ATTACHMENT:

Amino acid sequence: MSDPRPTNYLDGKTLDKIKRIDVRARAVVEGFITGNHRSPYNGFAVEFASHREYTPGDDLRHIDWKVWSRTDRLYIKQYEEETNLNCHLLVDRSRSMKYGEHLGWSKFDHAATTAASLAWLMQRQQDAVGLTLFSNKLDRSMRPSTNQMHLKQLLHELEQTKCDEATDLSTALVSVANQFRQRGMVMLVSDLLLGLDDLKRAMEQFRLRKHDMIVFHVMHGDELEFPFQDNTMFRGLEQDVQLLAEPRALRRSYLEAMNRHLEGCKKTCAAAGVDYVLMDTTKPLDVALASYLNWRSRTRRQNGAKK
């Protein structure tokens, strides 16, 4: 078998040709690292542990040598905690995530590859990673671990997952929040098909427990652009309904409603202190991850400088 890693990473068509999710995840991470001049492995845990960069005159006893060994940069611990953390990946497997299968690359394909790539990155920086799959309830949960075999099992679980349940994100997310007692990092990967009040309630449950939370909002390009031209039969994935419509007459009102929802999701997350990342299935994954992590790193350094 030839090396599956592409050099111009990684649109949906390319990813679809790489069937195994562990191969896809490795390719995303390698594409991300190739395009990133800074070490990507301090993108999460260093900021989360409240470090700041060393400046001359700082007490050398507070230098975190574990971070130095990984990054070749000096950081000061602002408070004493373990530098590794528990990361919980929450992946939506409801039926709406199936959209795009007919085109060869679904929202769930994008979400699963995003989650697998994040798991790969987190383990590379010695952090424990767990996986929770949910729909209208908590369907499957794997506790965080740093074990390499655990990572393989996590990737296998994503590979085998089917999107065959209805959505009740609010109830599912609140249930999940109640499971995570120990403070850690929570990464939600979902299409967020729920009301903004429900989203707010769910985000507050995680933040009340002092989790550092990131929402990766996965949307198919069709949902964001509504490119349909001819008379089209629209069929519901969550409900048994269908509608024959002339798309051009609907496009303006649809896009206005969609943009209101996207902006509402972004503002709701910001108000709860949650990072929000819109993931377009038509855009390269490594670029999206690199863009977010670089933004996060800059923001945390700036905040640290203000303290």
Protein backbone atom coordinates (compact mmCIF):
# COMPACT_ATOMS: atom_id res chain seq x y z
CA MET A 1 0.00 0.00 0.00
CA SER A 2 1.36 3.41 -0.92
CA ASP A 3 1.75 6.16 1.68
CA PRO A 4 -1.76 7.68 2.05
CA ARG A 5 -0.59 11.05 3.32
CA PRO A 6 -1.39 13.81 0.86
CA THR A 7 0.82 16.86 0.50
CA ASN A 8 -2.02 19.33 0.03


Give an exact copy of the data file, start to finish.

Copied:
Amino acid sequence: MSDPRPTNYLDGKTLDKIKRIDVRARAVVEGFITGNHRSPYNGFAVEFASHREYTPGDDLRHIDWKVWSRTDRLYIKQYEEETNLNCHLLVDRSRSMKYGEHLGWSKFDHAATTAASLAWLMQRQQDAVGLTLFSNKLDRSMRPSTNQMHLKQLLHELEQTKCDEATDLSTALVSVANQFRQRGMVMLVSDLLLGLDDLKRAMEQFRLRKHDMIVFHVMHGDELEFPFQDNTMFRGLEQDVQLLAEPRALRRSYLEAMNRHLEGCKKTCAAAGVDYVLMDTTKPLDVALASYLNWRSRTRRQNGAKK
């Protein structure tokens, strides 16, 4: 078998040709690292542990040598905690995530590859990673671990997952929040098909427990652009309904409603202190991850400088 890693990473068509999710995840991470001049492995845990960069005159006893060994940069611990953390990946497997299968690359394909790539990155920086799959309830949960075999099992679980349940994100997310007692990092990967009040309630449950939370909002390009031209039969994935419509007459009102929802999701997350990342299935994954992590790193350094 030839090396599956592409050099111009990684649109949906390319990813679809790489069937195994562990191969896809490795390719995303390698594409991300190739395009990133800074070490990507301090993108999460260093900021989360409240470090700041060393400046001359700082007490050398507070230098975190574990971070130095990984990054070749000096950081000061602002408070004493373990530098590794528990990361919980929450992946939506409801039926709406199936959209795009007919085109060869679904929202769930994008979400699963995003989650697998994040798991790969987190383990590379010695952090424990767990996986929770949910729909209208908590369907499957794997506790965080740093074990390499655990990572393989996590990737296998994503590979085998089917999107065959209805959505009740609010109830599912609140249930999940109640499971995570120990403070850690929570990464939600979902299409967020729920009301903004429900989203707010769910985000507050995680933040009340002092989790550092990131929402990766996965949307198919069709949902964001509504490119349909001819008379089209629209069929519901969550409900048994269908509608024959002339798309051009609907496009303006649809896009206005969609943009209101996207902006509402972004503002709701910001108000709860949650990072929000819109993931377009038509855009390269490594670029999206690199863009977010670089933004996060800059923001945390700036905040640290203000303290």
Protein backbone atom coordinates (compact mmCIF):
# COMPACT_ATOMS: atom_id res chain seq x y z
CA MET A 1 0.00 0.00 0.00
CA SER A 2 1.36 3.41 -0.92
CA ASP A 3 1.75 6.16 1.68
CA PRO A 4 -1.76 7.68 2.05
CA ARG A 5 -0.59 11.05 3.32
CA PRO A 6 -1.39 13.81 0.86
CA THR A 7 0.82 16.86 0.50
CA ASN A 8 -2.02 19.33 0.03